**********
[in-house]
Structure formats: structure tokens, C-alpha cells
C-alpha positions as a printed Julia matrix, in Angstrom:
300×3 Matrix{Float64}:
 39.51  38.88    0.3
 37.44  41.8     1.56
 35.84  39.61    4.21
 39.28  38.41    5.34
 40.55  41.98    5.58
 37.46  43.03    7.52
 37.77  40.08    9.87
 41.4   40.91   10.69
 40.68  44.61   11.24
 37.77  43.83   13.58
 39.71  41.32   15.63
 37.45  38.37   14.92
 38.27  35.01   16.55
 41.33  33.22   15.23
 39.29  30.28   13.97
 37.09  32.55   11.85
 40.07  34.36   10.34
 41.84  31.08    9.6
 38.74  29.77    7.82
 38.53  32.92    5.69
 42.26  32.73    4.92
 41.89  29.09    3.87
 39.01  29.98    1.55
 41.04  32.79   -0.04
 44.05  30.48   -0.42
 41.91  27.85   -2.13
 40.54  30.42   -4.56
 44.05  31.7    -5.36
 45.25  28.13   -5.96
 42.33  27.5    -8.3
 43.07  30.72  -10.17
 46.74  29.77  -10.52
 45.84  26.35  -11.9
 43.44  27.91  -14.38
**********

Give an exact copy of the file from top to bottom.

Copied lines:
[in-house]
Structure formats: structure tokens, C-alpha cells
C-alpha positions as a printed Julia matrix, in Angstrom:
300×3 Matrix{Float64}:
 39.51  38.88    0.3
 37.44  41.8     1.56
 35.84  39.61    4.21
 39.28  38.41    5.34
 40.55  41.98    5.58
 37.46  43.03    7.52
 37.77  40.08    9.87
 41.4   40.91   10.69
 40.68  44.61   11.24
 37.77  43.83   13.58
 39.71  41.32   15.63
 37.45  38.37   14.92
 38.27  35.01   16.55
 41.33  33.22   15.23
 39.29  30.28   13.97
 37.09  32.55   11.85
 40.07  34.36   10.34
 41.84  31.08    9.6
 38.74  29.77    7.82
 38.53  32.92    5.69
 42.26  32.73    4.92
 41.89  29.09    3.87
 39.01  29.98    1.55
 41.04  32.79   -0.04
 44.05  30.48   -0.42
 41.91  27.85   -2.13
 40.54  30.42   -4.56
 44.05  31.7    -5.36
 45.25  28.13   -5.96
 42.33  27.5    -8.3
 43.07  30.72  -10.17
 46.74  29.77  -10.52
 45.84  26.35  -11.9
 43.44  27.91  -14.38